Taking this all in, the learners are saying any feature-based modulation-recognition method is not machine-made (OK!) and is simple, unsophisticated, and quite possibly ugly. I don’t have much criticism for calling CSP ugly since beauty is in the eye of the beholder. But … simple? CSP and CSP-based modulation recognition are simple and unsophisticated? To me, this is starting to look like a diss rather than any kind of substantive naming or accurate technical description.

Turning to ‘engineered feature,’ if we do a Google search of that phrase we find lots of links to the juxtaposed phrase ‘feature engineering.’ From Wikipedia:

Feature engineering is the process of using domain knowledge to extract features from raw data via data mining techniques. These features can be used to improve the performance of machine learning algorithms. Feature engineering can be considered as applied machine learning itself.

Uh-oh! So when they talk about engineered features, perhaps they are talking about feature engineering in machine learning, but features like the cyclic cumulants, spectral correlation function, PSD, cyclic polyspectra, etc., are not found or created by ‘data-mining techniques.’ They are developed or discovered using mathematical modeling and mathematical analysis–analysis that is independent of the modulation-recognition problem. But other quantities derived from a signal or signal model might have no clear connection to mathematical analysis or modeling. I might say I want to use the feature that is equal to the floor of the Bessel function applied to the real part of every twelfth sample, except on Tuesday when it is every thirteenth (The name of the game is called … Fizzbin. -James T. Kirk). Seems fine to call that hand-crafted and simple.

My conclusion about ‘engineered features’ is that this is a bucket that the learners place anything that might be of value for the problem at hand but that is found by rooting around in voluminous data rather than directly training a neural network. When they see things like moments and cumulants, they throw them into the bucket too.

PDFs and Features

I sense a gap in this taxonomy where we’ve got inscrutable machine-created neural-network connections on one hand and mysterious made-up hand-crafted features on the other. That gap is called decision theory. This is a branch of mathematics that combines probability, statistics, and estimation theory. Running all through decision theory is the mathematical object called the probability density function (PDF). You can characterize a random variable, a collection of random variables, and random processes by one or more PDFs. In the simplest case of a single random variable, you just need its PDF. For collections of random variables, and random processes, you need a set of joint PDFs.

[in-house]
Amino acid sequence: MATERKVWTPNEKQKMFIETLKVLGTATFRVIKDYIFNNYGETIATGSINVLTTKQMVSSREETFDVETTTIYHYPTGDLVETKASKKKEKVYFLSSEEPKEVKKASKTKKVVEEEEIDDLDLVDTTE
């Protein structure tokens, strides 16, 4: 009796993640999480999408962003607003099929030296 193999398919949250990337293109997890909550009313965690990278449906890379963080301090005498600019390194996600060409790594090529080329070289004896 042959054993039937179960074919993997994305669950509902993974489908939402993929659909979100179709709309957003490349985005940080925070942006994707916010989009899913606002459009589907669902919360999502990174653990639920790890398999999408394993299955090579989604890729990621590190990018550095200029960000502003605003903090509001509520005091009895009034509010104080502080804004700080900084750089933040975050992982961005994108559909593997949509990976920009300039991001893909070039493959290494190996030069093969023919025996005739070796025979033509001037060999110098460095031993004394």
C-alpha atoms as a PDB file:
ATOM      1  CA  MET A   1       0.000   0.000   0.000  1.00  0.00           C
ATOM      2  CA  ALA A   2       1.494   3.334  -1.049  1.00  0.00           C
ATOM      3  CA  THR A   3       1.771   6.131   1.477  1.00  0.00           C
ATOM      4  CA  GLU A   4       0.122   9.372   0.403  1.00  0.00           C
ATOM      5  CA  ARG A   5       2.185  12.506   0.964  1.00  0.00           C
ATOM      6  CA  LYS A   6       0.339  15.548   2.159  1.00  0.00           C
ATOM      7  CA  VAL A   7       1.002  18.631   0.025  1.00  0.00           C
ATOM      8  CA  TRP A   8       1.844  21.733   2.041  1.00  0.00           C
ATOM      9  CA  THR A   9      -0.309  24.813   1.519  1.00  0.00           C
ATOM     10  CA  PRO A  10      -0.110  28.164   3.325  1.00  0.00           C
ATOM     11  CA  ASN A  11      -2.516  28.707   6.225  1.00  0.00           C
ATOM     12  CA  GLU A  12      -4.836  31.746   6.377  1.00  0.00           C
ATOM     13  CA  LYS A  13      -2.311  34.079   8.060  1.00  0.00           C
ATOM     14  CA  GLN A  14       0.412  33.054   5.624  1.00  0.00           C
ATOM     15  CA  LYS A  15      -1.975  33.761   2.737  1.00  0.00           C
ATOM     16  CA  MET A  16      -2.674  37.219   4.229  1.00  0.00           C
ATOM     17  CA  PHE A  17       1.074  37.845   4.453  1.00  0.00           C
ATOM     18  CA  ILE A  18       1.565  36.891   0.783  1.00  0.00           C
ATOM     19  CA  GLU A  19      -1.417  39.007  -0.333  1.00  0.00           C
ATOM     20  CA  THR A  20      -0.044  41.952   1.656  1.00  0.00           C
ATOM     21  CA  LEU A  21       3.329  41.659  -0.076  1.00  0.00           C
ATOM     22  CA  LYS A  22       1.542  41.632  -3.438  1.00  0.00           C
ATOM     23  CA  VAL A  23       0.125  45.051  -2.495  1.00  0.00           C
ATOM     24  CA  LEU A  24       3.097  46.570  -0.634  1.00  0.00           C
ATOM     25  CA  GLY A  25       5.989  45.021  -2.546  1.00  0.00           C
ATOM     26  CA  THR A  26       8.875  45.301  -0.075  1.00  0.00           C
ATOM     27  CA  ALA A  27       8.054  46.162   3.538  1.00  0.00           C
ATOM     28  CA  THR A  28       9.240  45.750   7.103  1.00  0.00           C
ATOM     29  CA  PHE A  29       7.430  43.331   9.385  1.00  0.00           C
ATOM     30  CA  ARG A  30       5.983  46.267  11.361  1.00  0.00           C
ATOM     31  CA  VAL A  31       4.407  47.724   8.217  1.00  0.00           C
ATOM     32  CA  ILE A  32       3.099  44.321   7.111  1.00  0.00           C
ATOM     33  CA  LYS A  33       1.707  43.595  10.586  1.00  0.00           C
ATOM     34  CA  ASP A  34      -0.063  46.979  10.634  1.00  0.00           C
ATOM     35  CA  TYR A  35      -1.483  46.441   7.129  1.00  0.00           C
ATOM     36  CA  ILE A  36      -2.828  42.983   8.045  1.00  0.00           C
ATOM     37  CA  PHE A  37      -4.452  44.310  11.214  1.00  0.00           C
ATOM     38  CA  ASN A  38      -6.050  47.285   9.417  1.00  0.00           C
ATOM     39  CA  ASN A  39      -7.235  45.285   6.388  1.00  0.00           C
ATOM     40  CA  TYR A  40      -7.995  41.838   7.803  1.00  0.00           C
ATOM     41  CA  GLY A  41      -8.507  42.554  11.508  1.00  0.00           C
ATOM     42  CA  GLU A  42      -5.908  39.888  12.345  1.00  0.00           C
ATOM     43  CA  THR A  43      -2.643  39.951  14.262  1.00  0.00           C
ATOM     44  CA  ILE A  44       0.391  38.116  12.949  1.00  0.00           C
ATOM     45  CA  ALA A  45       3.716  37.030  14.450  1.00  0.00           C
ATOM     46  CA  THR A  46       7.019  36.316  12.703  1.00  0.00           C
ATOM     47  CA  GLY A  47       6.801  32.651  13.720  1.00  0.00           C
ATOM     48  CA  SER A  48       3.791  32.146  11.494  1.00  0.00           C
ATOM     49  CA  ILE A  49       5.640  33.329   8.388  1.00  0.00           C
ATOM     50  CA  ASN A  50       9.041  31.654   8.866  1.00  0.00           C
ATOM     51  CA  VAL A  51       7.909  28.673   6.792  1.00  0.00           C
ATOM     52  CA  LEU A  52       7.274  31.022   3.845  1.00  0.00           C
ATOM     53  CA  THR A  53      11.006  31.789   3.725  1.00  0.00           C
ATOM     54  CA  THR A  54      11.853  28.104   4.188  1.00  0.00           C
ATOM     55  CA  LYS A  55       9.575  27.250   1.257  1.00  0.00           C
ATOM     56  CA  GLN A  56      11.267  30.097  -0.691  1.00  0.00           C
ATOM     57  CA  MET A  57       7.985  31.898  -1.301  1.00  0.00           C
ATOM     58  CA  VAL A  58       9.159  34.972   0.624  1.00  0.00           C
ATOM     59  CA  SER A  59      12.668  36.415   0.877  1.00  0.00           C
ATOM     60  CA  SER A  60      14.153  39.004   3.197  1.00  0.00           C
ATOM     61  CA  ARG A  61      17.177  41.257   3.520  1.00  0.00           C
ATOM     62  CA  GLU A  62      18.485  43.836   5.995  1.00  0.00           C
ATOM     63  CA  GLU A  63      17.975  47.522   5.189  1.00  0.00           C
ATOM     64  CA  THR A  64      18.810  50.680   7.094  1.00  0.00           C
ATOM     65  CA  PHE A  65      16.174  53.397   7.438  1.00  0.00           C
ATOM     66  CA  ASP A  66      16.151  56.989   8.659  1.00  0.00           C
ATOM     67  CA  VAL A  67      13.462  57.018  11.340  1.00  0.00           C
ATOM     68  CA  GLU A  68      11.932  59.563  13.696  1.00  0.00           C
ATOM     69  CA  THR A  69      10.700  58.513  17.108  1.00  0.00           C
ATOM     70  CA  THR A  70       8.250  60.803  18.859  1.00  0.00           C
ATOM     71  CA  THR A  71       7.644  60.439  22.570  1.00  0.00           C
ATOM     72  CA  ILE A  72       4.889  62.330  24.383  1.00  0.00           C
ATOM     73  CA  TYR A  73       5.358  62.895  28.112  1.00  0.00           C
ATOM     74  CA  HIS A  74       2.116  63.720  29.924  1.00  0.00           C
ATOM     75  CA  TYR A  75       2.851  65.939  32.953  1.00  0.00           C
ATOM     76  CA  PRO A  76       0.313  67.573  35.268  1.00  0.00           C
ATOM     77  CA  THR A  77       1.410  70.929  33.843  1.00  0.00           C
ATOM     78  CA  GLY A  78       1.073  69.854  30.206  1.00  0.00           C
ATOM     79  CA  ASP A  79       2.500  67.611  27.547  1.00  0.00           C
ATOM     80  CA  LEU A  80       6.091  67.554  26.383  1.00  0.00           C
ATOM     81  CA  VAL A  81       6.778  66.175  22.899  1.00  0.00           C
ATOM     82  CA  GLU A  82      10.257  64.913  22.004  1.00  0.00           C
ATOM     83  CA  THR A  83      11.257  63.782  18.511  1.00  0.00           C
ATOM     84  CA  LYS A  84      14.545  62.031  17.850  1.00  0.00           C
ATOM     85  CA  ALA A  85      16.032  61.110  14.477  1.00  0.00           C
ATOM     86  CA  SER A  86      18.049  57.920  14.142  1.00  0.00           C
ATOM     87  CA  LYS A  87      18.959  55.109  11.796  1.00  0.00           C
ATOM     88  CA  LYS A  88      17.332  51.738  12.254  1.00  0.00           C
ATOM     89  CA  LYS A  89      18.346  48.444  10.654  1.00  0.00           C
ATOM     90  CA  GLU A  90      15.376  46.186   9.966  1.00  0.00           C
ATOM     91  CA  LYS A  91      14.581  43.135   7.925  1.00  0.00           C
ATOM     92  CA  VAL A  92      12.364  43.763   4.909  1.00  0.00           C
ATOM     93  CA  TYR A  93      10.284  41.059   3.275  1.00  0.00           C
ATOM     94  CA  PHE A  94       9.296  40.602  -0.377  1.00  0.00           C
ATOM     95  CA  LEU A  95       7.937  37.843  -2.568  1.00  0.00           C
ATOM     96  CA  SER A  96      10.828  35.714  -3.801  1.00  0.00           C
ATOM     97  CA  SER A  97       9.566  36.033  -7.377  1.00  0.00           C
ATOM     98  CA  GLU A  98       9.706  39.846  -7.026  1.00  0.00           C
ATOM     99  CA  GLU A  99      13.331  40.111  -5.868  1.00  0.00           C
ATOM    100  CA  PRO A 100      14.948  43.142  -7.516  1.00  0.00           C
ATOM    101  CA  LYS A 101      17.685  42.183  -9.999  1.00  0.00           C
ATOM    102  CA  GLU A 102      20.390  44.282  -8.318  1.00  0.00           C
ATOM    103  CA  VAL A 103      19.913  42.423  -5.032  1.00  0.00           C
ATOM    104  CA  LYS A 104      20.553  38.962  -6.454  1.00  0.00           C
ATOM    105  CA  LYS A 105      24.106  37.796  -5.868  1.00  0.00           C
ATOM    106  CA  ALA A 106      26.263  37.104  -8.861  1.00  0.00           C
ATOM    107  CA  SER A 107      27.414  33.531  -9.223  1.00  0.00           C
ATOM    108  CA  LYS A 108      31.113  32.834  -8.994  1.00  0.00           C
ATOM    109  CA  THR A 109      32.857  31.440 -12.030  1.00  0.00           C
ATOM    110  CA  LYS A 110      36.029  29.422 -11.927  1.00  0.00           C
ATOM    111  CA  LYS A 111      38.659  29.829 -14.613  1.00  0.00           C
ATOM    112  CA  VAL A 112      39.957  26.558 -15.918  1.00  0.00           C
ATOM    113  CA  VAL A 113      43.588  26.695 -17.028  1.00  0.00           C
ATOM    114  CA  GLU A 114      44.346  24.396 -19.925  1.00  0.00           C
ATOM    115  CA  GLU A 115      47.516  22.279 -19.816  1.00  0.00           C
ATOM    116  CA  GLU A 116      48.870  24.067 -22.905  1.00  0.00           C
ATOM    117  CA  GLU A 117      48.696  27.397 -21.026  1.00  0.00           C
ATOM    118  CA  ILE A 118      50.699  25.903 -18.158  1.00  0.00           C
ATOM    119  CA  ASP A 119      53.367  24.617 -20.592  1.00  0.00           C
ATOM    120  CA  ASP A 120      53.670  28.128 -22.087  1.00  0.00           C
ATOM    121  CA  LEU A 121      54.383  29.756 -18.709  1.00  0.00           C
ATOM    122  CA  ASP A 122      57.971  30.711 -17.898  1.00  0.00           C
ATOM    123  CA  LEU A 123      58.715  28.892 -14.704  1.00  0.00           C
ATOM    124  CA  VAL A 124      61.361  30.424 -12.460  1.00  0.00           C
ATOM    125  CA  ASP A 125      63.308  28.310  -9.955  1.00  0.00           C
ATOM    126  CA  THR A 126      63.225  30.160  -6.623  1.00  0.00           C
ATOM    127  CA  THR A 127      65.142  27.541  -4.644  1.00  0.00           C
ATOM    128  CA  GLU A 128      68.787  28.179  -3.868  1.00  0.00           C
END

Crucially, the cyclic autocorrelation functions, spectral correlation functions, cyclic moments, cyclic cumulants, and cyclic polyspectra are all intimately related to PDFs. If you know the set of moments for a random variable, you can construct the PDF. If you know the PDF, you can find any moment you want. If you know the moments, you know the cumulants. If you know the moments or cumulants, you know the polyspectra. If you know the moments or cumulants, you know the spectral correlation function.

We use moments and cumulants instead of PDFs because they are much easier to estimate when we restrict our attention to just a few of them, such as all the cyclic cumulants for orders 1 and 2, which is equivalent to the information in the mean and autocorrelation functions. We also use them because sometimes an optimization problem (involving PDFs) leads to an estimator that is closely approximated by truncating some series expansion, which involves moments and/or their estimates. So a weak-signal detector might have a structure that involves an infinite number of moments (thereby taking into account the entire set of involved PDFs), but most of the terms in the structure turn out to be negligible (My Papers [4]). Out pops just a few key moments. If someone just presents this final truncated answer, it might look like that person labored in their garage, hand-crafting these cryptic seemingly-out-of-the-blue lovingly engineered functions for your delectation and approval.